11 One day, after Moses had grown up, he went out to where his own people were and watched them at their hard labor.
Many years had passed, and we know nothing of this formative period in Moses’ life, other than that he was raised in a palace as the adopted son of an Egyptian princess. We can only imagine the outstanding education he must have received, and the mind-boggling opportunities that came his way. But steeped as he was in the culture of Egypt, Hebrew blood coursed through his veins, and he recognised “his own people.” He felt their pain and misery. He identified with them. He was a Jew.
There’s a repetition of this idea in Acts 4:23:
“On their release, Peter and John went back to their own people and reported all that the chief priests and the elders had said to them.”
They had been grilled and threatened, and you can almost feel something of the relief of getting back to the church family, and being able to pray together about the dark cloud hanging ominously over them all.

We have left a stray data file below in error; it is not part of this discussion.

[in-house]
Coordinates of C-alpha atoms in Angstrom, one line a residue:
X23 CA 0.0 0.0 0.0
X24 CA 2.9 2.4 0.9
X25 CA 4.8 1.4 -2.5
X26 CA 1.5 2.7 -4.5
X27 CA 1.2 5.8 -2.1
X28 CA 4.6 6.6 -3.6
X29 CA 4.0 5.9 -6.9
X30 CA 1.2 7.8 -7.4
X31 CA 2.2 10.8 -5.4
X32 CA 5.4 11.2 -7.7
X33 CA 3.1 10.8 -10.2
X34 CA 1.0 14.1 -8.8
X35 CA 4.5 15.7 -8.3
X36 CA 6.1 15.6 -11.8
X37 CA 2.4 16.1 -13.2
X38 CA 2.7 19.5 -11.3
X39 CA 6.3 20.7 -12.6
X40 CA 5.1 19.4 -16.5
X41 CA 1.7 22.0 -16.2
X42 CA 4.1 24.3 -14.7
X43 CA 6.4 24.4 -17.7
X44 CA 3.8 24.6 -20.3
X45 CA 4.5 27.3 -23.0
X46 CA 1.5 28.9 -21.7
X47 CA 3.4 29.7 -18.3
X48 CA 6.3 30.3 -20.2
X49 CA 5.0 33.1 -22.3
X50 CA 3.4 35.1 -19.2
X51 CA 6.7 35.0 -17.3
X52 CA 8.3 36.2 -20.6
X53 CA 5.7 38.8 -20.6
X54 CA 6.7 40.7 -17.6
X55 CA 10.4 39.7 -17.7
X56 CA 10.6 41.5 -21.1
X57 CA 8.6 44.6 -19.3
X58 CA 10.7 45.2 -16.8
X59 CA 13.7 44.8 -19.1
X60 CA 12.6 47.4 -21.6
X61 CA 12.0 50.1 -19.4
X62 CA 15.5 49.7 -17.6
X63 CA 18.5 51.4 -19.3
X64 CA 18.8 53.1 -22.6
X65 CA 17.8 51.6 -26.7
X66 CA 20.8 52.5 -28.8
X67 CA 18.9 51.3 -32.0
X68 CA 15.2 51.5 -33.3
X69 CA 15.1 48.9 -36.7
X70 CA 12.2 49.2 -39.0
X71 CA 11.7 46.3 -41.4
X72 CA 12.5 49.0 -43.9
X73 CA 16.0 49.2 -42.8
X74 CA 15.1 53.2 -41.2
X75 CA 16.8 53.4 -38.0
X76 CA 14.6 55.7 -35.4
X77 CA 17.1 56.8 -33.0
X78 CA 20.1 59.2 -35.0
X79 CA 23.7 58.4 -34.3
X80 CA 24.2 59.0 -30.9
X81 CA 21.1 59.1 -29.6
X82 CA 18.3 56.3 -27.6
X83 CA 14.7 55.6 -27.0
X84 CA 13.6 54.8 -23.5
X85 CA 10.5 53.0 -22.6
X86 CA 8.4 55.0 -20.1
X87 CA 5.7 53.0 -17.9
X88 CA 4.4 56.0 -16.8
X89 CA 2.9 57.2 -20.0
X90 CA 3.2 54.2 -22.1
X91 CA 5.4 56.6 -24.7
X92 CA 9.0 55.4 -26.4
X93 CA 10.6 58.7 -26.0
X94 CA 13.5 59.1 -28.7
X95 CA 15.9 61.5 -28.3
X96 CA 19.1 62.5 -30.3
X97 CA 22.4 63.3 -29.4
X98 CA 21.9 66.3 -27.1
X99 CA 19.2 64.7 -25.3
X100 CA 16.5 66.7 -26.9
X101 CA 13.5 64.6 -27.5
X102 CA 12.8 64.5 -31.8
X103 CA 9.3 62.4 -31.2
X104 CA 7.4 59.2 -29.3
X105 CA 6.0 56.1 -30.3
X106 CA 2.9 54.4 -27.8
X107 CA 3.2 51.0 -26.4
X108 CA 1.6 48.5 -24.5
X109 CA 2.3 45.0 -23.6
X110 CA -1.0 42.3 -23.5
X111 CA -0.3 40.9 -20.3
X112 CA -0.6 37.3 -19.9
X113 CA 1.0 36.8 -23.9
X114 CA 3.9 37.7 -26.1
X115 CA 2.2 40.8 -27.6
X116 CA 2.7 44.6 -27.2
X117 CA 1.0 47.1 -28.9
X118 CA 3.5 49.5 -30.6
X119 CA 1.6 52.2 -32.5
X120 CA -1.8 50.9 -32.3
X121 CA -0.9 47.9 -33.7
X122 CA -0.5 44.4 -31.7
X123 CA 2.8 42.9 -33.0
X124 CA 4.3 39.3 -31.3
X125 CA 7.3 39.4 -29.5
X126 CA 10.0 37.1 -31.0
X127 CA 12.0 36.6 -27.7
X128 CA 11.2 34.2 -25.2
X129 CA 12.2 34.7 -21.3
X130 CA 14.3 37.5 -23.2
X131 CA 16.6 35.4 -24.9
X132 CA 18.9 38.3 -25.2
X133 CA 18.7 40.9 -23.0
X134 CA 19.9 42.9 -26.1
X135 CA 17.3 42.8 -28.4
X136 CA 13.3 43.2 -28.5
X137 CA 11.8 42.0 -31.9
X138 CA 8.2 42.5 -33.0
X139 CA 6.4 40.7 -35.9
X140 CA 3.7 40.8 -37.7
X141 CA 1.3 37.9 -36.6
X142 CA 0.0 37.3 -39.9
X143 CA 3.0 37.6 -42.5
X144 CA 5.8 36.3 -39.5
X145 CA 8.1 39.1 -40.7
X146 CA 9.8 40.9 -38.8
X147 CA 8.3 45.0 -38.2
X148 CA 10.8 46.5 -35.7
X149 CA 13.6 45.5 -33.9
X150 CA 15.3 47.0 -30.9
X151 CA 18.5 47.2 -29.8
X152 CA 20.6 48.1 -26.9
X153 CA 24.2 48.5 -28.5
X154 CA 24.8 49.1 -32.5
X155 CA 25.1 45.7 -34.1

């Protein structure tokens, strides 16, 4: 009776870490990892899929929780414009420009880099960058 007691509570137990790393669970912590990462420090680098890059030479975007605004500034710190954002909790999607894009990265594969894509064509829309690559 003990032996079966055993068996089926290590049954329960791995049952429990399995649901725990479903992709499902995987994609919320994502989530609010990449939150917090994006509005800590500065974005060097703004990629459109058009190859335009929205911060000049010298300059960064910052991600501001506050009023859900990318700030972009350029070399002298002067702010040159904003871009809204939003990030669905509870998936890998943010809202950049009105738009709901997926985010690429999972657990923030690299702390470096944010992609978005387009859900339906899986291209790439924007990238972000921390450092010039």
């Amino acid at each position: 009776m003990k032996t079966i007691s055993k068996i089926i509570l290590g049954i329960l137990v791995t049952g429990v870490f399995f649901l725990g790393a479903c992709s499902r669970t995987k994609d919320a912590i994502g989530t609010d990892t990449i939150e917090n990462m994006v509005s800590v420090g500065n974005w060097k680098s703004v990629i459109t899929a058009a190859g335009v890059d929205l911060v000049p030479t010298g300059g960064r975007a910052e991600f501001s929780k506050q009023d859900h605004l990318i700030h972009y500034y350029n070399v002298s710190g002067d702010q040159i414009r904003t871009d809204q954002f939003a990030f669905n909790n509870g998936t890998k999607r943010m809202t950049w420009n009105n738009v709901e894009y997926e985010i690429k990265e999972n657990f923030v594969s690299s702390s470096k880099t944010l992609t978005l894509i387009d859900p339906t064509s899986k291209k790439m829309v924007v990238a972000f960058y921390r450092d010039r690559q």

I observed in a recent sermon that persecuted Christians appear to prize fellowship more than some of us in the ‘free’ west. Although it is regularly costly and dangerous to get together, they will take risks to do so. We, on the other hand, can be quite blasé about it, and we are often full of excuses. We have other places to be and other things to do.
But there is something immeasurably precious about being able to meet with our “own people” who are God’s people. As Eugene Peterson observed regarding Sunday worship – this is ancient wisdom and we disregard it at our peril!
PRAYER: Lord please forgive us the sin of neglecting the means of grace, and renew our priorities so they align with yours.